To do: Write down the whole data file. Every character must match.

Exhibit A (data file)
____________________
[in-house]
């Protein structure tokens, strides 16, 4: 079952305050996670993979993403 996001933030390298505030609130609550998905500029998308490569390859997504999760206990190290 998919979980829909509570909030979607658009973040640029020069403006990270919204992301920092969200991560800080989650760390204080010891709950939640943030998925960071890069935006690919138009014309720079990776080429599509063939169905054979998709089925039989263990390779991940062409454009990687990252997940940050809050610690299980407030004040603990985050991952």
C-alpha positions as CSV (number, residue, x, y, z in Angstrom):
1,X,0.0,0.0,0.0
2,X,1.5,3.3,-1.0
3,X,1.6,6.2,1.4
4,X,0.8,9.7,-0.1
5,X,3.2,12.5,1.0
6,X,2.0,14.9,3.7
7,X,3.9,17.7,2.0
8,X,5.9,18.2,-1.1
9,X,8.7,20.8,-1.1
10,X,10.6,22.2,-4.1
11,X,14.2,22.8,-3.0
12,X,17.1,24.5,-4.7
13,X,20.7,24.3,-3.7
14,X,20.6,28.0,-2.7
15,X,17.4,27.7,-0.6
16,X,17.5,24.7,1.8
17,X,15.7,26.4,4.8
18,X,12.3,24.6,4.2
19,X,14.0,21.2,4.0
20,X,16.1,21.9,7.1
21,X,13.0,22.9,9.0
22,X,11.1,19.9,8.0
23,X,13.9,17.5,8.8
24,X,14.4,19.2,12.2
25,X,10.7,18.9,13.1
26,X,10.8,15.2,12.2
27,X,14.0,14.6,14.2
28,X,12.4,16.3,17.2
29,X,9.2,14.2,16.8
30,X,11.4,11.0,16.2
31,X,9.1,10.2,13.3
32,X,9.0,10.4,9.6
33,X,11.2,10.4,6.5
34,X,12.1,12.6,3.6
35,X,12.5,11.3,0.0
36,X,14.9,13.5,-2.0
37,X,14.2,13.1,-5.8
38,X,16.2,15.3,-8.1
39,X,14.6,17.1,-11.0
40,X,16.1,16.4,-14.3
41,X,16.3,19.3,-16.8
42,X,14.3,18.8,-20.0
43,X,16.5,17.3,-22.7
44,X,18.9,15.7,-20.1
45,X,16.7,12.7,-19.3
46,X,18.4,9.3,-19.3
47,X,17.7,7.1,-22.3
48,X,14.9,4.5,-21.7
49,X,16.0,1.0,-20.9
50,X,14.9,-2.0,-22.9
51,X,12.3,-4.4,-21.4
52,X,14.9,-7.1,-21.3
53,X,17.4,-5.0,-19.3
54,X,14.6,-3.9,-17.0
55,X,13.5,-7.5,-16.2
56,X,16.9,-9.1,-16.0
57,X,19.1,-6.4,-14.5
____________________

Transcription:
[in-house]
């Protein structure tokens, strides 16, 4: 079952305050996670993979993403 996001933030390298505030609130609550998905500029998308490569390859997504999760206990190290 998919979980829909509570909030979607658009973040640029020069403006990270919204992301920092969200991560800080989650760390204080010891709950939640943030998925960071890069935006690919138009014309720079990776080429599509063939169905054979998709089925039989263990390779991940062409454009990687990252997940940050809050610690299980407030004040603990985050991952």
C-alpha positions as CSV (number, residue, x, y, z in Angstrom):
1,X,0.0,0.0,0.0
2,X,1.5,3.3,-1.0
3,X,1.6,6.2,1.4
4,X,0.8,9.7,-0.1
5,X,3.2,12.5,1.0
6,X,2.0,14.9,3.7
7,X,3.9,17.7,2.0
8,X,5.9,18.2,-1.1
9,X,8.7,20.8,-1.1
10,X,10.6,22.2,-4.1
11,X,14.2,22.8,-3.0
12,X,17.1,24.5,-4.7
13,X,20.7,24.3,-3.7
14,X,20.6,28.0,-2.7
15,X,17.4,27.7,-0.6
16,X,17.5,24.7,1.8
17,X,15.7,26.4,4.8
18,X,12.3,24.6,4.2
19,X,14.0,21.2,4.0
20,X,16.1,21.9,7.1
21,X,13.0,22.9,9.0
22,X,11.1,19.9,8.0
23,X,13.9,17.5,8.8
24,X,14.4,19.2,12.2
25,X,10.7,18.9,13.1
26,X,10.8,15.2,12.2
27,X,14.0,14.6,14.2
28,X,12.4,16.3,17.2
29,X,9.2,14.2,16.8
30,X,11.4,11.0,16.2
31,X,9.1,10.2,13.3
32,X,9.0,10.4,9.6
33,X,11.2,10.4,6.5
34,X,12.1,12.6,3.6
35,X,12.5,11.3,0.0
36,X,14.9,13.5,-2.0
37,X,14.2,13.1,-5.8
38,X,16.2,15.3,-8.1
39,X,14.6,17.1,-11.0
40,X,16.1,16.4,-14.3
41,X,16.3,19.3,-16.8
42,X,14.3,18.8,-20.0
43,X,16.5,17.3,-22.7
44,X,18.9,15.7,-20.1
45,X,16.7,12.7,-19.3
46,X,18.4,9.3,-19.3
47,X,17.7,7.1,-22.3
48,X,14.9,4.5,-21.7
49,X,16.0,1.0,-20.9
50,X,14.9,-2.0,-22.9
51,X,12.3,-4.4,-21.4
52,X,14.9,-7.1,-21.3
53,X,17.4,-5.0,-19.3
54,X,14.6,-3.9,-17.0
55,X,13.5,-7.5,-16.2
56,X,16.9,-9.1,-16.0
57,X,19.1,-6.4,-14.5